“In some ways, all narrators are unreliable. I suppose that whenever we talk about our own lives, we’re always crafting our story. I think we tend to assume that we’re getting the unvarnished truth. And I think that’s what Jacy is giving us,” she said. “And I think what really helps with first person in a book like this is so much of it is her questioning, whether her growing paranoia is just paranoia or if there’s really something to be worried about.”

    Abbott said “Beware the Woman” derived completely from the anxieties and fears that were dwelling in her subconscious concerning reproductive rights.

    “There were a lot of anxieties about women and about women’s bodies and legislation and courts,” she explained. “And it was sort of hovering in the air. And I don’t really write explicit books about any of these things. But the fear was in me and I tend to write out of my own fears. So I think that’s how it kind of came through.”

    When Abbott is writing, she said she likes to feel fully immersed in the work so she knows the reader will be also be captivated.

    “I don’t have a healthy distance from it, so I do really get in that headspace and sort of smelling the smells and hearing the sounds and feeling the whisper of the wind on my back is really a big part of that. I’m always glad when I finish the book. “It’s sort of like escaping from my own private hell.

    “Beware the Woman” is set in Abbott’s home state of Michigan, something she said she’s only rarely done.

    “And it was so beautiful and exotic up there. It had sort of different customs, traditions, its own slang, and it just felt like such a fascinating place to set the book because of its remoteness, its sort of pristine beauty, and that it would be pretty mysterious to Jacy who’s never been there. And so it’s just almost like entering another country for her. So it puts her at this double disadvantage because she doesn’t know the landscape or that world at all.”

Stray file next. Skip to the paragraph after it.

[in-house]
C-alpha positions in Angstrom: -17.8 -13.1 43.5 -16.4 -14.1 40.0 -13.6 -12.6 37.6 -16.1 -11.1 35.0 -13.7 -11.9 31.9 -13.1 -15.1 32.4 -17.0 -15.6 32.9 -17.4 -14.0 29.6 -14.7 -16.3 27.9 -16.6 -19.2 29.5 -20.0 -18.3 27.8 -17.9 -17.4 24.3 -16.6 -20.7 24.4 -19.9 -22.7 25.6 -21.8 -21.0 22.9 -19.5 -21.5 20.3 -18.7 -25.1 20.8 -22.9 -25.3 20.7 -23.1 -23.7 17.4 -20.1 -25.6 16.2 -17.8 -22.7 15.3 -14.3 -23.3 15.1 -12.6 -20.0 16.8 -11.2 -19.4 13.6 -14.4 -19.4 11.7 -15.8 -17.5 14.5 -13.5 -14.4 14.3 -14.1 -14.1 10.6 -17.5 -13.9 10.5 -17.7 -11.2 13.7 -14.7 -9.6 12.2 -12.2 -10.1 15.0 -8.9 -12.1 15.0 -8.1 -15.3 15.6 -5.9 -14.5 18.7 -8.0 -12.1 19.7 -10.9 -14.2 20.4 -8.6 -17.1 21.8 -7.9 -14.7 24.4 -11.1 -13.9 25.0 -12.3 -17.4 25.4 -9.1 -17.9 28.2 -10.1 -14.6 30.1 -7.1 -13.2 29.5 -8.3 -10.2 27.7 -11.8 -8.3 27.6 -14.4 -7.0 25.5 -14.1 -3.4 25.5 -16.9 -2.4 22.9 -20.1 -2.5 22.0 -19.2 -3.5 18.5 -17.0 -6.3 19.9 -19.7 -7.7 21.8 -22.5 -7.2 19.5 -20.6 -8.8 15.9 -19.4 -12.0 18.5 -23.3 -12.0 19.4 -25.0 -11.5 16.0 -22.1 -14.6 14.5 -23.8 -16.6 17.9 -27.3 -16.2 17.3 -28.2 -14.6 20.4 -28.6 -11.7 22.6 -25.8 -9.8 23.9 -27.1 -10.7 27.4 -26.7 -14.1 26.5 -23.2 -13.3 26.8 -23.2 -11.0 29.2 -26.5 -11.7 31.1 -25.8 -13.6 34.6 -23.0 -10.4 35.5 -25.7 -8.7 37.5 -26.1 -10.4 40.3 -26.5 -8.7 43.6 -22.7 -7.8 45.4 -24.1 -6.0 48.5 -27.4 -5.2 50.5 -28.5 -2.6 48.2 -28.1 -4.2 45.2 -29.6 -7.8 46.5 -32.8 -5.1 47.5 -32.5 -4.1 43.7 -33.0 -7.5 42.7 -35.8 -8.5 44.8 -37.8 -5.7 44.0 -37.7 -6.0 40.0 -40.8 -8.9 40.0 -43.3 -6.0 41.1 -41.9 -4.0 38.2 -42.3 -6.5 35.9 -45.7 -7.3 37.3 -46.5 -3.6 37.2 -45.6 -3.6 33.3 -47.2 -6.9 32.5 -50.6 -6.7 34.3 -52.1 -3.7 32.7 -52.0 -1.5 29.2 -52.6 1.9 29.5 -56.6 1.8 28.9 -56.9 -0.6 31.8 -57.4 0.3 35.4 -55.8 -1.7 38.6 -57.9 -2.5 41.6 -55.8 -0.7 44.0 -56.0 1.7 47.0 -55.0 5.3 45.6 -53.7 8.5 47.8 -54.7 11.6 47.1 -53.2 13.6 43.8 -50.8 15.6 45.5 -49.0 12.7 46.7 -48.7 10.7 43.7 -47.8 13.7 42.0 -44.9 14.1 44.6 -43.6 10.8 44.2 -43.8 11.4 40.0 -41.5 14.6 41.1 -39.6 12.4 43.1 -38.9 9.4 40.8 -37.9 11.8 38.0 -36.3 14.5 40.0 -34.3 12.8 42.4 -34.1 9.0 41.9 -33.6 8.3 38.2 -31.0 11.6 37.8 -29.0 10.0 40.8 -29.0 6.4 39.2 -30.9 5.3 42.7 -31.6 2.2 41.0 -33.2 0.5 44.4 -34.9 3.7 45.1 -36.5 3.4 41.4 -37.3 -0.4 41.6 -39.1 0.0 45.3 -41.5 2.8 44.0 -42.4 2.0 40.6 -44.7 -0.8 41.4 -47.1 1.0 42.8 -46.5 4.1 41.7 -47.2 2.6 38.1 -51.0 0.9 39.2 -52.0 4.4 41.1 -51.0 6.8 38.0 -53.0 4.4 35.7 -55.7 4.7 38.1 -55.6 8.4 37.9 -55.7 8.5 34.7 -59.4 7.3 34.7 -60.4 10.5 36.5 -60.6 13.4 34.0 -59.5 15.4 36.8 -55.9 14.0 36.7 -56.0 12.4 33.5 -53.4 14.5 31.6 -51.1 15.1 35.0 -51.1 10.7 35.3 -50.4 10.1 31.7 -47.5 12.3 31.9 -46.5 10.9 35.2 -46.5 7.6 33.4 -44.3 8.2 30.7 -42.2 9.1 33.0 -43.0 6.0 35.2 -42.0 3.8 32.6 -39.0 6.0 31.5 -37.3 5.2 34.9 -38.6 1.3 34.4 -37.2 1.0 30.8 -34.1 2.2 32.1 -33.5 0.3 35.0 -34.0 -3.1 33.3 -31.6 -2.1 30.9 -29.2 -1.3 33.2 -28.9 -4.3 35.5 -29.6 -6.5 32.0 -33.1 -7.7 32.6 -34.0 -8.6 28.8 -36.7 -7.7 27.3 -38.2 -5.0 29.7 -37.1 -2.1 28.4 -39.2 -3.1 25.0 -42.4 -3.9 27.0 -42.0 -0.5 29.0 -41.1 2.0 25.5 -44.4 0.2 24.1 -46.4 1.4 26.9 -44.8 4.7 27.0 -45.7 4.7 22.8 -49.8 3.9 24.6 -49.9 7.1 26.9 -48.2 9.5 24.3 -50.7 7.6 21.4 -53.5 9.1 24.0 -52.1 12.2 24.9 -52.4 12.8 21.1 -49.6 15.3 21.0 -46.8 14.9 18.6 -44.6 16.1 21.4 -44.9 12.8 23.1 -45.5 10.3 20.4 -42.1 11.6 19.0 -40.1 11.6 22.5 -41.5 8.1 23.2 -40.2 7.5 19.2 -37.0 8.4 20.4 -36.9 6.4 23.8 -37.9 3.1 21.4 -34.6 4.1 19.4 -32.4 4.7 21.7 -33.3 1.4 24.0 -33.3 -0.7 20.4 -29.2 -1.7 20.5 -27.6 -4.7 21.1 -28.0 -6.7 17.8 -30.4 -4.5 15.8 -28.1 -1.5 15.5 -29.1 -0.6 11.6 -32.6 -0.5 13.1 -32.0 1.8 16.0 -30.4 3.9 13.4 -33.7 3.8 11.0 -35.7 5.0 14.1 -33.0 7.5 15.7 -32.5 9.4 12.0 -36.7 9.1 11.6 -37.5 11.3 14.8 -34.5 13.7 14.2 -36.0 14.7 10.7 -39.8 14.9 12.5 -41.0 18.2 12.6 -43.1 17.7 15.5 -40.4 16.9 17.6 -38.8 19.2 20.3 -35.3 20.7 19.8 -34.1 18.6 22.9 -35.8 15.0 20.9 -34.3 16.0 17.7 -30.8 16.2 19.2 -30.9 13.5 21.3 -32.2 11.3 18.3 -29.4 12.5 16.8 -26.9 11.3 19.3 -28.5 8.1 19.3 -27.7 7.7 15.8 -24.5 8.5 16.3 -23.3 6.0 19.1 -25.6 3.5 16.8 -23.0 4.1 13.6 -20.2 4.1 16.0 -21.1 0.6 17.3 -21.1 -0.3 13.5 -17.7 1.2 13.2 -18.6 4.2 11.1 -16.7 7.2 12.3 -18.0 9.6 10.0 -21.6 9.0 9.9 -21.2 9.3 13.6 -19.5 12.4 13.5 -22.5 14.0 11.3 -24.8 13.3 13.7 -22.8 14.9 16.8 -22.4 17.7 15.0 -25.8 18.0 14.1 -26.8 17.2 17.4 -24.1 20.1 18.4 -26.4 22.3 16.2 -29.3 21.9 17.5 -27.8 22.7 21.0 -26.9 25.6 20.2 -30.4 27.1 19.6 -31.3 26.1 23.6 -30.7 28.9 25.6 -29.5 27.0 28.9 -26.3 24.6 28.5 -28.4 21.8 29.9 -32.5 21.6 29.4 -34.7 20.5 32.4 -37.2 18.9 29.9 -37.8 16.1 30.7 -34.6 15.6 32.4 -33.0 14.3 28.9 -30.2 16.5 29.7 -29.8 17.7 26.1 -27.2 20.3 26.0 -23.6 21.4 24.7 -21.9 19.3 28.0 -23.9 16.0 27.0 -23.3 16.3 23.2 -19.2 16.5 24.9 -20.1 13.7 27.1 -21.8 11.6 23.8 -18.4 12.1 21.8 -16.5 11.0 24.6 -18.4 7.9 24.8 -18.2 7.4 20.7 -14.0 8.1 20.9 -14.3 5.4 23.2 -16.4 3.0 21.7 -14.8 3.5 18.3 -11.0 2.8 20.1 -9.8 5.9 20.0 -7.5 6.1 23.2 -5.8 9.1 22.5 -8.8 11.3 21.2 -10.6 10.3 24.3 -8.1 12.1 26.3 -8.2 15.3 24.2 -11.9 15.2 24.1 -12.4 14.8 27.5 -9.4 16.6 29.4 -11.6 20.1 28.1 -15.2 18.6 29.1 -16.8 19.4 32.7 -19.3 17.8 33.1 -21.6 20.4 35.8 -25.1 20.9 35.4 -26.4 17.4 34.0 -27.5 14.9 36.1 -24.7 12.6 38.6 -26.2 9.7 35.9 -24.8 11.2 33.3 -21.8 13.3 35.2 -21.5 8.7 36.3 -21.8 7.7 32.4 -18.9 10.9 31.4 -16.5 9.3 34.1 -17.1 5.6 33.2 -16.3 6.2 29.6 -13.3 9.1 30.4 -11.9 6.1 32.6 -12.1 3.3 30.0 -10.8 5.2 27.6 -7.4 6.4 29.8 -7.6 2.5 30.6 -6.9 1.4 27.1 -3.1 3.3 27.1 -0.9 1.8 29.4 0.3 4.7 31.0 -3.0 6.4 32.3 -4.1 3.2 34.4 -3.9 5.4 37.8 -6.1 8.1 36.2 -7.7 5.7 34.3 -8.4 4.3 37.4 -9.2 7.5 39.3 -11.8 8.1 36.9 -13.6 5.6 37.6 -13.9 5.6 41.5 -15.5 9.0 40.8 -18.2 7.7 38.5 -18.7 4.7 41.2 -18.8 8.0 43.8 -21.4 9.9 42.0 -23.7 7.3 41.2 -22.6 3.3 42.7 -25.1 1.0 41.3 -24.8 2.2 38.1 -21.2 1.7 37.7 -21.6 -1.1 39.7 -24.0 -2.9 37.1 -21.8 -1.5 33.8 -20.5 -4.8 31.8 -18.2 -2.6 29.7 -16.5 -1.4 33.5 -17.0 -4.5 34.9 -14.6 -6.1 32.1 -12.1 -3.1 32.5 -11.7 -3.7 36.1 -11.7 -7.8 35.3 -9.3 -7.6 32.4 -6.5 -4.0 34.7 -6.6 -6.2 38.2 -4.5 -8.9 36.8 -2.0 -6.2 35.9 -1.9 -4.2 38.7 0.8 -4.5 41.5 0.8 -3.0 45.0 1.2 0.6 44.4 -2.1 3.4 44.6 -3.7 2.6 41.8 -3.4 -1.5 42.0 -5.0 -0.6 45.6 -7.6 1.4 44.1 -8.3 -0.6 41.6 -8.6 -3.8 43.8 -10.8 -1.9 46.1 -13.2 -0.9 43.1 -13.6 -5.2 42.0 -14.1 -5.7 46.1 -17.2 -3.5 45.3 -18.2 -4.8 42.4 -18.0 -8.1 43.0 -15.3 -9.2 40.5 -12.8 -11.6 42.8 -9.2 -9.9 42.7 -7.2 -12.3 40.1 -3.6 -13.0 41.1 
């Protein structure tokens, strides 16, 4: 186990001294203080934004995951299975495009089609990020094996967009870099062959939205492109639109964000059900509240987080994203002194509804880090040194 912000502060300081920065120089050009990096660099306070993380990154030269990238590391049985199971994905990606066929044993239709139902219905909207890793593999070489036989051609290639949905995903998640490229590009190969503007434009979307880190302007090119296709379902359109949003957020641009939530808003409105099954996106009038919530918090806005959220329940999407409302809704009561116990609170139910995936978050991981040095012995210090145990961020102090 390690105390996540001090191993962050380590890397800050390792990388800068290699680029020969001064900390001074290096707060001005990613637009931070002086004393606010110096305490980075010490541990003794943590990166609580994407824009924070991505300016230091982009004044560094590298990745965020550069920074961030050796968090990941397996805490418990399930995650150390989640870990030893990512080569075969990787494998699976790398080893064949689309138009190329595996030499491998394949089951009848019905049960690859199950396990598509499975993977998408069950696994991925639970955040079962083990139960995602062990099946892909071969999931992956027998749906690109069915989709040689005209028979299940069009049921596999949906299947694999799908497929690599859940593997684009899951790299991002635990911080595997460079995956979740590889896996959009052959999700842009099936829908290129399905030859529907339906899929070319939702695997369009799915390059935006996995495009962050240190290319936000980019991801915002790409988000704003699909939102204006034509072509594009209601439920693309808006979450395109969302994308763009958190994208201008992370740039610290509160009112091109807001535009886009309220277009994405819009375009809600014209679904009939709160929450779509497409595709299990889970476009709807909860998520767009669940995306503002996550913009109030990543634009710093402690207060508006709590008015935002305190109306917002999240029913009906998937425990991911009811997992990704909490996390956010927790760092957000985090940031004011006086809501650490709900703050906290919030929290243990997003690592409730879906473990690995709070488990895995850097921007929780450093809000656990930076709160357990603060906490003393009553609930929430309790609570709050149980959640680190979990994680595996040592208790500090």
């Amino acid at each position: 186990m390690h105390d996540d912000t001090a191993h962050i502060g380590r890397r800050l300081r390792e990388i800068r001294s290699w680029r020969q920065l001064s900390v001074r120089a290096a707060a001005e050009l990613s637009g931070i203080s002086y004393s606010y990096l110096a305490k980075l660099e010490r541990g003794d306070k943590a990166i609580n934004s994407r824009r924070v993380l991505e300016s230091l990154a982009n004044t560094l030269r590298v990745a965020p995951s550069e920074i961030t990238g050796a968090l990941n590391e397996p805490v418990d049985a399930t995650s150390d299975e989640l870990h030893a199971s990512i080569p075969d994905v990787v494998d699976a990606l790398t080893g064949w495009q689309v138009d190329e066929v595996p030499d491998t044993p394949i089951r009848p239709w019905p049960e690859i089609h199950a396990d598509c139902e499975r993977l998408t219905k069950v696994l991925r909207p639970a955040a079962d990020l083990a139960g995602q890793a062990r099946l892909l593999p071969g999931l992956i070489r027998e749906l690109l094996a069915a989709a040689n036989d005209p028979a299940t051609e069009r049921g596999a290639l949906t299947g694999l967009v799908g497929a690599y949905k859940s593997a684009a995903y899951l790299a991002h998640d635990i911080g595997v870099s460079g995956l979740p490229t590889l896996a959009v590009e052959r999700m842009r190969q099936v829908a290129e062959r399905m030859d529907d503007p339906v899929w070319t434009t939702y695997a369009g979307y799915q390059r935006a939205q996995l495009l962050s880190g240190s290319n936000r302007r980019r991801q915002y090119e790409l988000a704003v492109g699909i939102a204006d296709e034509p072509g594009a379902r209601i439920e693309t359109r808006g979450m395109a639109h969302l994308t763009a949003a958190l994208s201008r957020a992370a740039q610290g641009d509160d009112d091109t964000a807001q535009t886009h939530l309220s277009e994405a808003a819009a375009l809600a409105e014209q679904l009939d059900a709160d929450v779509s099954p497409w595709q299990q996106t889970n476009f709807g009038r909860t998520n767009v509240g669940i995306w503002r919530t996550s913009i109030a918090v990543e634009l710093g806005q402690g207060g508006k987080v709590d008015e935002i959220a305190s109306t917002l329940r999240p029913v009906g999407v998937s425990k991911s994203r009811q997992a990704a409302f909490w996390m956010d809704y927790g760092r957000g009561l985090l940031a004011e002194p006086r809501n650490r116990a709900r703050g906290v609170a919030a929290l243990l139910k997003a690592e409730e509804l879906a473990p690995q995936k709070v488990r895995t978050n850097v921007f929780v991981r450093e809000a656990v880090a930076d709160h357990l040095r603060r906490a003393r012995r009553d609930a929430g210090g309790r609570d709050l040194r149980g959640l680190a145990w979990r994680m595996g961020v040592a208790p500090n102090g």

• Nick de Semlyen's 'The Last Action Heroes' offers behind-the-scenes look at Hollywood's most muscular era

    In the summer of 1985, in the wake of the TWA 847 hostage crisis, then-President Ronald Reagan prepped in the Oval Office for a televised address to the nation. While testing the mic for the technical staff on hand, the most powerful man in the world uttered that he was happy he’d watched “Rambo: First Blood Part 2” the night before, because, “I know what to do the next time this happens.”

    “It’s fascinating, because I can’t think of another example where you have a serving President of the United States being so friendly with a star,” author Nick de Semlyen tells Wisconsin Public Radio’s “BETA.”

    That star, of course, is Sylvester Stallone.

    It wasn’t the last time the President would gush over a Stallone film in front of a mic. The two famously spoke over the phone while Stallone was filming “Rambo III” in 1988.

    “Reagan would show these big action movies in the White House. And you can’t help but think he must have been a bit affected by what he was seeing in them because, you know, you’ve got his friend waging war against the Russians when he kind of wasn’t allowed to do it himself. But it’s a really fascinating dynamic,” de Semlyen says.

    Stallone headlines this era of action movies from the mid-70s through the mid-90s that de Semlyen covers in his book, “The Last Action Heroes: The Triumphs, Flops, and Feuds of Hollywood’s Kings of Carnage.”